prosecution, the Inspector General will then forward certain 
Administrative findings to the Secretary of State -- that is, the State 
Department's Inspector General.

         When that has occurred, the Inspector General would then be in 
a position to brief members of Congress on the matter.  We can also at 
that point provide further information to the public, and it would be 
our intention to do that at the first moment that it is appropriate.

         Q    Can you tell us what Schulhof and Tarver did at the White 
House Liaison Office?  What their roles were?

         MR. McCURRY:  Joseph Tarver is a GS-15.  He is a Schedule C 
political appointee who assisted in the transition and who has served as 
Director of the Office of White House Liaison from February 1 to 
September 8.  As I indicated, he has most recently been working out at 
the National Foreign Affairs Training Center doing administrative work.

         Mark Schulhof is a GS-11 Schedule C political appointee who 
serves as a staff assistant to the Assistant Secretary for Public 
Affairs.  He was not in the Office of White House Liaison.

         Q    So he worked for you?

         MR. McCURRY:  He worked for Tom Donilon.

         Q    Mike, the Secretary lost confidence in Tarver and 
Schulhof, and you said he contacted their supervisors.  That would mean 
the Secretary, in one case, would have contacted Tom Donilon and told 
him of his loss of confidence in this GS-11 aide.

         Has the Secretary lost any confidence in Schulhof's supervisor?

         MR. McCURRY:  No.  He contacted Mr. Tarver's supervisor, who 
would be the Under Secretary for Management, Dick Moose, and Assistant 
Secretary Donilon for the express purpose of telling them that the two 
employees should be dismissed.

         The Secretary, I think, is confident that he has taken all the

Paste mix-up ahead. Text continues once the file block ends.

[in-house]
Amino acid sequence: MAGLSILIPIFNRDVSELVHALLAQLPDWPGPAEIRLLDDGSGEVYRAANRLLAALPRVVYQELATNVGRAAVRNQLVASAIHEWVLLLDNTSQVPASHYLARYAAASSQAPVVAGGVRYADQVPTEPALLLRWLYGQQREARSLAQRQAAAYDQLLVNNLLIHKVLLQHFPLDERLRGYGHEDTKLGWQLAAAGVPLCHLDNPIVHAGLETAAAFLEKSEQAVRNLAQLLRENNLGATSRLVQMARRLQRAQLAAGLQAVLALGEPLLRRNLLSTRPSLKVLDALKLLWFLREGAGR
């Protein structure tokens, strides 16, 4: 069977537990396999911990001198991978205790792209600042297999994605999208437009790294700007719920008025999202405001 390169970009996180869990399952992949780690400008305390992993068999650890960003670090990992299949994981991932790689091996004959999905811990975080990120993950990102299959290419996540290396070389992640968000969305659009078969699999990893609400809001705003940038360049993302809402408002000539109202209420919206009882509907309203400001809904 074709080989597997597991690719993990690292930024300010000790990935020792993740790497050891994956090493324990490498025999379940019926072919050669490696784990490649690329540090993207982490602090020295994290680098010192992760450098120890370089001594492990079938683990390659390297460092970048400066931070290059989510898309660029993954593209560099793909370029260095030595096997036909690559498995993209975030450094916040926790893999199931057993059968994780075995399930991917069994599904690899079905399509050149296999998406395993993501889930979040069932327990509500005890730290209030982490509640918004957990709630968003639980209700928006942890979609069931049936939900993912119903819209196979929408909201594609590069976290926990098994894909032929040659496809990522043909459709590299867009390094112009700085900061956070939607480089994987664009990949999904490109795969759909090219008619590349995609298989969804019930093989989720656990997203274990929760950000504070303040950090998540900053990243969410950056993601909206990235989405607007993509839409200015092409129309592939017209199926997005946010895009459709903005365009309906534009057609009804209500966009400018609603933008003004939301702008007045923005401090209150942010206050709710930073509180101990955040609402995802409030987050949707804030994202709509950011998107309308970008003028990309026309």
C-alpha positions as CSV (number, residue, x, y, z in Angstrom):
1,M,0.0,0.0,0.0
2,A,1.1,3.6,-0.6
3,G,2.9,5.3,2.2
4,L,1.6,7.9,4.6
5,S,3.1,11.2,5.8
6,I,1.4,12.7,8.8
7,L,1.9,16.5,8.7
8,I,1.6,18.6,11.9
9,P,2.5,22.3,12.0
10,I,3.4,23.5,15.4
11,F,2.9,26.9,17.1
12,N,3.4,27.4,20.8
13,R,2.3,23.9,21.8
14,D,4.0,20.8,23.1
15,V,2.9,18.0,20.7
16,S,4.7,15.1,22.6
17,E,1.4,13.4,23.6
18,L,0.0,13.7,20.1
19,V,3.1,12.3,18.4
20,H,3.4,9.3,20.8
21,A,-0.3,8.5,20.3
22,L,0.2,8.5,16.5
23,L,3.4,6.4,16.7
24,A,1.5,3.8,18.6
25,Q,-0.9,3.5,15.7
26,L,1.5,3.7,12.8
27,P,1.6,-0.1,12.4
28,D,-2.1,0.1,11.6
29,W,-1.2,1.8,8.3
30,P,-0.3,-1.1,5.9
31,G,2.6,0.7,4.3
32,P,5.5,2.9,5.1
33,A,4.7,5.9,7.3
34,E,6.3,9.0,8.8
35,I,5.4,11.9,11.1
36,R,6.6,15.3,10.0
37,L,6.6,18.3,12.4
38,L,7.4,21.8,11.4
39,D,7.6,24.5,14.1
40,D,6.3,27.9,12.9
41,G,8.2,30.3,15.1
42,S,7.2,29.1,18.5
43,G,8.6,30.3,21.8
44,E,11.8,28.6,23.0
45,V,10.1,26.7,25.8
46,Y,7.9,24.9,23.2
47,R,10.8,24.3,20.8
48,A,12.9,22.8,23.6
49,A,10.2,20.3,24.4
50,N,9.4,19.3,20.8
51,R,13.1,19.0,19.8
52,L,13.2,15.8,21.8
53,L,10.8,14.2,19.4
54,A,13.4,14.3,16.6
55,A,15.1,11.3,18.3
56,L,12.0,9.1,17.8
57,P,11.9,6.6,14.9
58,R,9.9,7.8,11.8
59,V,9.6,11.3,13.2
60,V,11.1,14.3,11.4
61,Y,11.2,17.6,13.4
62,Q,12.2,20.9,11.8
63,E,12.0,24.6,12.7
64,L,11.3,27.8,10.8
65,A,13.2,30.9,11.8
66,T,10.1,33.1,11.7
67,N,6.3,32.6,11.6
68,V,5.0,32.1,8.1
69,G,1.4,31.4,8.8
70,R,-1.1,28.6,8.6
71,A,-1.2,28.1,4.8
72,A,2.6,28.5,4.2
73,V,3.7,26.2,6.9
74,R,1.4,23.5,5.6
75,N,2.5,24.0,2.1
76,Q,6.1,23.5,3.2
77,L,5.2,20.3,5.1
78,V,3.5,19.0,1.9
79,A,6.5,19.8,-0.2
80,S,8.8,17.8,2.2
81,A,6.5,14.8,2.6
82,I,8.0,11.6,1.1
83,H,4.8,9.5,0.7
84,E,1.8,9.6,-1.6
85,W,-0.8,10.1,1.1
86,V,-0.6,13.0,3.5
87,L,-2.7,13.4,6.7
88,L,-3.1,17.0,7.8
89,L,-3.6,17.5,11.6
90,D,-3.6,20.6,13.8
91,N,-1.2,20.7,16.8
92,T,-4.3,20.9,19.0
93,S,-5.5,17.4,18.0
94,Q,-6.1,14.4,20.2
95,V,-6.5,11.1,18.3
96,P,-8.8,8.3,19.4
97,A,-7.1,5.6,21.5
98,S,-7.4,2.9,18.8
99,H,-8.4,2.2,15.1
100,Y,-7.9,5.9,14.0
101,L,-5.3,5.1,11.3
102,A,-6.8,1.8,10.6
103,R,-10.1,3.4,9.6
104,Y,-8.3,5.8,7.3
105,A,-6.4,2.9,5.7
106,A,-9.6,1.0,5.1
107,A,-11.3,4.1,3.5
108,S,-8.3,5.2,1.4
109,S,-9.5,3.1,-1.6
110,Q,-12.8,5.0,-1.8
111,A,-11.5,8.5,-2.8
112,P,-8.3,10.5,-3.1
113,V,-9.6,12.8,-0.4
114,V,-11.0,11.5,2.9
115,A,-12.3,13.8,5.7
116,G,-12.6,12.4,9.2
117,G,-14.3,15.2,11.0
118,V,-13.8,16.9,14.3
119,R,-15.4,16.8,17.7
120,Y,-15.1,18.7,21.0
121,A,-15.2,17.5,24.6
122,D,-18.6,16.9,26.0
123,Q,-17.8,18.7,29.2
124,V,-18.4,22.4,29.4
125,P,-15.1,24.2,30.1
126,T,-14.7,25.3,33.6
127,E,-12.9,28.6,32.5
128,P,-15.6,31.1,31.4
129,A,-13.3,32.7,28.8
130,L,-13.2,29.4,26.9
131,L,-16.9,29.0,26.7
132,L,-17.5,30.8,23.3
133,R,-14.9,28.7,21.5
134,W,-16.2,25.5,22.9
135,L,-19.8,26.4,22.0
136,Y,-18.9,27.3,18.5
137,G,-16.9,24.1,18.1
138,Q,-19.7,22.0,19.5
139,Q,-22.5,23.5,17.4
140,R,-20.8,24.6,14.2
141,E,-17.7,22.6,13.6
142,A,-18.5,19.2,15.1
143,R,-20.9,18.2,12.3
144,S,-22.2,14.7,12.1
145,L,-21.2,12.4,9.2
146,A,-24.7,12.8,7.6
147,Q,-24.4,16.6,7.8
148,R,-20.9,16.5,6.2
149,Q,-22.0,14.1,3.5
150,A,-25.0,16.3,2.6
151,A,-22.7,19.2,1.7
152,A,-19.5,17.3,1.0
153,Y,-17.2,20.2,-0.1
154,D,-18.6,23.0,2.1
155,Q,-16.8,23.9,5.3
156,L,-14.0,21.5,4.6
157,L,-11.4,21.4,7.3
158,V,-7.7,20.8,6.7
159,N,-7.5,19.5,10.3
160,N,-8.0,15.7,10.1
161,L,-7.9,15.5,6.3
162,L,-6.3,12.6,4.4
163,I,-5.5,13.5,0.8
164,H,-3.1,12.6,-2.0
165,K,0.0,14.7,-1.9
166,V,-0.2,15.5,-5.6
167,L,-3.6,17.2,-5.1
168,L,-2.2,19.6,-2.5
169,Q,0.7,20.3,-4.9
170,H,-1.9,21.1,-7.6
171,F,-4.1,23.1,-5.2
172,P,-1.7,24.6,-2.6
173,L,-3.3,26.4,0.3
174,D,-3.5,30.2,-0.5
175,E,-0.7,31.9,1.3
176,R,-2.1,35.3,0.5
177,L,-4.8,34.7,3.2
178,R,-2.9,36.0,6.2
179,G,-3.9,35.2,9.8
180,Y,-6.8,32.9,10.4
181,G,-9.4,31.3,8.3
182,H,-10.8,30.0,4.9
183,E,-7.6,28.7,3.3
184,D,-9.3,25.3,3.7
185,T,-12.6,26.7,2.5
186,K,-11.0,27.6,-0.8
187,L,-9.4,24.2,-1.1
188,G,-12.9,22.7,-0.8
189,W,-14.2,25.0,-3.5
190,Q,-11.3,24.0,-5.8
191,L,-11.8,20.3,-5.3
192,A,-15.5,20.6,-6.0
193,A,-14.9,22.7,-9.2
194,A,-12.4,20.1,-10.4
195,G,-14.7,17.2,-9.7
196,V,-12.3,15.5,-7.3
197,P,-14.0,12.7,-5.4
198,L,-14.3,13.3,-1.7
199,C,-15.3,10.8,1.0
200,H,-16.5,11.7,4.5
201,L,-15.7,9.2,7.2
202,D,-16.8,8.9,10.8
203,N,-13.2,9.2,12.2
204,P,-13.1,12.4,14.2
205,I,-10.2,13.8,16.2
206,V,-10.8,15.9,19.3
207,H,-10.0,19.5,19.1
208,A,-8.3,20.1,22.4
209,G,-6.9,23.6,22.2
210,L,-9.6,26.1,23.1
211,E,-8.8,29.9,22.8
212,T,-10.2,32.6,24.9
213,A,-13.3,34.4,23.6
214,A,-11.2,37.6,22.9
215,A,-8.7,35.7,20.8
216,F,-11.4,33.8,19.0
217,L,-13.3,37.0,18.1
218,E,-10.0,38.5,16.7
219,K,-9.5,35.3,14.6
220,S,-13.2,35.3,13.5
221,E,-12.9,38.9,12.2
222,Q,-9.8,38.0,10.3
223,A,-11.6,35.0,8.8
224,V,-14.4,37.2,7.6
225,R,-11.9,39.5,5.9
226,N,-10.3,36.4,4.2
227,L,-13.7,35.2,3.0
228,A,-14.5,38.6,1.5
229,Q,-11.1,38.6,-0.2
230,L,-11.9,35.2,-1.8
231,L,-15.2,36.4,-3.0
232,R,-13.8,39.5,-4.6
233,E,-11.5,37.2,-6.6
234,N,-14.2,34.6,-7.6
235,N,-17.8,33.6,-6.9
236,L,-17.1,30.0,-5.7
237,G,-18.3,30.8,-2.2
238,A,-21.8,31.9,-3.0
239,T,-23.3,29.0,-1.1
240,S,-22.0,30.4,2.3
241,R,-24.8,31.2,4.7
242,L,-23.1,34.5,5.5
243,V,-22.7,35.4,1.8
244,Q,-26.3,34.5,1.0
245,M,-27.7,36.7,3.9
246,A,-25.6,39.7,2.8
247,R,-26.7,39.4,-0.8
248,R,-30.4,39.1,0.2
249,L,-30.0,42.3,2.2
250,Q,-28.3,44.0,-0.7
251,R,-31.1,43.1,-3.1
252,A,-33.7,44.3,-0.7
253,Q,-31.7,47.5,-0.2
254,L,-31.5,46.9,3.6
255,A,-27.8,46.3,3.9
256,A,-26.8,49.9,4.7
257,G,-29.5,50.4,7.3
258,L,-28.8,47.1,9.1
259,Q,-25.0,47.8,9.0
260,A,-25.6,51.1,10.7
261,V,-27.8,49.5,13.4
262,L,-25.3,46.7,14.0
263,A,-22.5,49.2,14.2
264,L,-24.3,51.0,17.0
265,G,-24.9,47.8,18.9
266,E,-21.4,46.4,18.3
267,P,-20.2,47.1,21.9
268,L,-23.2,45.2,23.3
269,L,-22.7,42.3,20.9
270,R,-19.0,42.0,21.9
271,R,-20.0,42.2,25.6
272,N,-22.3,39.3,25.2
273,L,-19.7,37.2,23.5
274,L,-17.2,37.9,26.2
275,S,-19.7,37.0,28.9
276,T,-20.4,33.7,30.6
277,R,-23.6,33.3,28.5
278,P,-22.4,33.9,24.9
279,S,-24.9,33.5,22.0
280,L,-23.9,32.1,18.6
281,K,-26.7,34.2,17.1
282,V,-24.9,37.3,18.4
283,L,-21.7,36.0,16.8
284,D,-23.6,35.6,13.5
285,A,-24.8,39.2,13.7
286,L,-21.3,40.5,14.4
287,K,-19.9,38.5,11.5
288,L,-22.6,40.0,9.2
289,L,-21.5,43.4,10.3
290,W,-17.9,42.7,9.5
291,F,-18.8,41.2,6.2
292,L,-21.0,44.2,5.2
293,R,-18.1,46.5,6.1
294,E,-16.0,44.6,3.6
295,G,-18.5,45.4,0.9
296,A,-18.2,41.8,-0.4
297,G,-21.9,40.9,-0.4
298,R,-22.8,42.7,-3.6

actions that are appropriate at this time based on the oral briefing 
given by the Inspector General.

         It's very clear that the supervisors were not aware of the 
facts that had been presented by the Inspector General to the Secretary.  
After the Secretary's briefing, the Secretary informed both Dick Moose 
and Tom Donilon that he had lost confidence in two of their employees, 
and that's when that led to the actions today.

         The Secretary indicated to me, based on his briefing, that 
there is absolutely no evidence at all indicating knowledge or 
involvement by senior managers of the Department.

         Q    Why isn't it clear that the supervisors were not aware of 
the facts of the act?  Or more appropriately, why isn't it clear that 
the supervisors were not aware of the activities of their immediate 
subordinates?  And if they were not, shouldn't they have been?

         MR. McCURRY:  They were not aware of the facts presented by the 
Inspector General to the Secretary.

         Q    But presumably the facts have something to do with the 
activities of the people who've been fired.  Does this say anything 
about the awareness of the supervisors of the activities of their 
subordinates in general?

         MR. McCURRY:  No, it doesn't.

         Q    Have the supervisors been interviewed by the Inspector